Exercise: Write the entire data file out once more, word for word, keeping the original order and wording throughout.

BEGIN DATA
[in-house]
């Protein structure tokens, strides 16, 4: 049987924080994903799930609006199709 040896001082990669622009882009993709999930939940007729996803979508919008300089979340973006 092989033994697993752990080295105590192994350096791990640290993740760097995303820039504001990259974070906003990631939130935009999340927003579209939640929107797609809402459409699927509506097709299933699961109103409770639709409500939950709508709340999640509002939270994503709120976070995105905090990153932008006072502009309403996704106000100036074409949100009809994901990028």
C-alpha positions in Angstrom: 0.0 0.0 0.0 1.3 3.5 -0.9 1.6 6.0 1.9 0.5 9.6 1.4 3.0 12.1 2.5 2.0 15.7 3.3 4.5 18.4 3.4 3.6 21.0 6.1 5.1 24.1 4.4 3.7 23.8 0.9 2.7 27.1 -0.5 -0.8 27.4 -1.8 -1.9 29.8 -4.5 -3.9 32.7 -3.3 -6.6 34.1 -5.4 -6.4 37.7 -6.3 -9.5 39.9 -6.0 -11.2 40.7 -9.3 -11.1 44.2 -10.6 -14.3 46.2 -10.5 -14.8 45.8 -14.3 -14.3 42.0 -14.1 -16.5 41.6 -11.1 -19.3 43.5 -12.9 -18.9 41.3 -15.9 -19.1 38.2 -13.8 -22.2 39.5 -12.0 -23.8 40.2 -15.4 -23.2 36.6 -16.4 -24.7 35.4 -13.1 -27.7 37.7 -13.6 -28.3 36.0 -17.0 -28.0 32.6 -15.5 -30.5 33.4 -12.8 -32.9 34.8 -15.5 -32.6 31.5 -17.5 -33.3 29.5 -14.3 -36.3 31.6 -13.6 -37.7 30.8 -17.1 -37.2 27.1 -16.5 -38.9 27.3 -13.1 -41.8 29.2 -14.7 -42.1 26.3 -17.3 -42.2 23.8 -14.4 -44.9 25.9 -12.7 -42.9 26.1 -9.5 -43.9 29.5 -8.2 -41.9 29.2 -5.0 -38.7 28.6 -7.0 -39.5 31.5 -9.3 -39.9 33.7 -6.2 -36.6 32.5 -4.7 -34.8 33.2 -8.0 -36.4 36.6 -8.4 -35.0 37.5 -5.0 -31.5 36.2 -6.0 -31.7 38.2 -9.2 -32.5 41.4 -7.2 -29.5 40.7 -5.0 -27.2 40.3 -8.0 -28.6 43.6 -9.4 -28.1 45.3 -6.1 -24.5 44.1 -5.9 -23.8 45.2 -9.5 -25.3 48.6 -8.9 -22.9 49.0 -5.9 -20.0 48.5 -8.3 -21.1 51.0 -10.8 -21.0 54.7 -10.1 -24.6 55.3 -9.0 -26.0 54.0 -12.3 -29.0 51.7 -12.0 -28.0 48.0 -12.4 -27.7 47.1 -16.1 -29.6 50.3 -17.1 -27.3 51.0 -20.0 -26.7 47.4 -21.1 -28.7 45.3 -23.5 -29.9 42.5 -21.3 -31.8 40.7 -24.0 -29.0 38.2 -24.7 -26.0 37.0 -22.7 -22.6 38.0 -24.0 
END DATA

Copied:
[in-house]
């Protein structure tokens, strides 16, 4: 049987924080994903799930609006199709 040896001082990669622009882009993709999930939940007729996803979508919008300089979340973006 092989033994697993752990080295105590192994350096791990640290993740760097995303820039504001990259974070906003990631939130935009999340927003579209939640929107797609809402459409699927509506097709299933699961109103409770639709409500939950709508709340999640509002939270994503709120976070995105905090990153932008006072502009309403996704106000100036074409949100009809994901990028």
C-alpha positions in Angstrom: 0.0 0.0 0.0 1.3 3.5 -0.9 1.6 6.0 1.9 0.5 9.6 1.4 3.0 12.1 2.5 2.0 15.7 3.3 4.5 18.4 3.4 3.6 21.0 6.1 5.1 24.1 4.4 3.7 23.8 0.9 2.7 27.1 -0.5 -0.8 27.4 -1.8 -1.9 29.8 -4.5 -3.9 32.7 -3.3 -6.6 34.1 -5.4 -6.4 37.7 -6.3 -9.5 39.9 -6.0 -11.2 40.7 -9.3 -11.1 44.2 -10.6 -14.3 46.2 -10.5 -14.8 45.8 -14.3 -14.3 42.0 -14.1 -16.5 41.6 -11.1 -19.3 43.5 -12.9 -18.9 41.3 -15.9 -19.1 38.2 -13.8 -22.2 39.5 -12.0 -23.8 40.2 -15.4 -23.2 36.6 -16.4 -24.7 35.4 -13.1 -27.7 37.7 -13.6 -28.3 36.0 -17.0 -28.0 32.6 -15.5 -30.5 33.4 -12.8 -32.9 34.8 -15.5 -32.6 31.5 -17.5 -33.3 29.5 -14.3 -36.3 31.6 -13.6 -37.7 30.8 -17.1 -37.2 27.1 -16.5 -38.9 27.3 -13.1 -41.8 29.2 -14.7 -42.1 26.3 -17.3 -42.2 23.8 -14.4 -44.9 25.9 -12.7 -42.9 26.1 -9.5 -43.9 29.5 -8.2 -41.9 29.2 -5.0 -38.7 28.6 -7.0 -39.5 31.5 -9.3 -39.9 33.7 -6.2 -36.6 32.5 -4.7 -34.8 33.2 -8.0 -36.4 36.6 -8.4 -35.0 37.5 -5.0 -31.5 36.2 -6.0 -31.7 38.2 -9.2 -32.5 41.4 -7.2 -29.5 40.7 -5.0 -27.2 40.3 -8.0 -28.6 43.6 -9.4 -28.1 45.3 -6.1 -24.5 44.1 -5.9 -23.8 45.2 -9.5 -25.3 48.6 -8.9 -22.9 49.0 -5.9 -20.0 48.5 -8.3 -21.1 51.0 -10.8 -21.0 54.7 -10.1 -24.6 55.3 -9.0 -26.0 54.0 -12.3 -29.0 51.7 -12.0 -28.0 48.0 -12.4 -27.7 47.1 -16.1 -29.6 50.3 -17.1 -27.3 51.0 -20.0 -26.7 47.4 -21.1 -28.7 45.3 -23.5 -29.9 42.5 -21.3 -31.8 40.7 -24.0 -29.0 38.2 -24.7 -26.0 37.0 -22.7 -22.6 38.0 -24.0 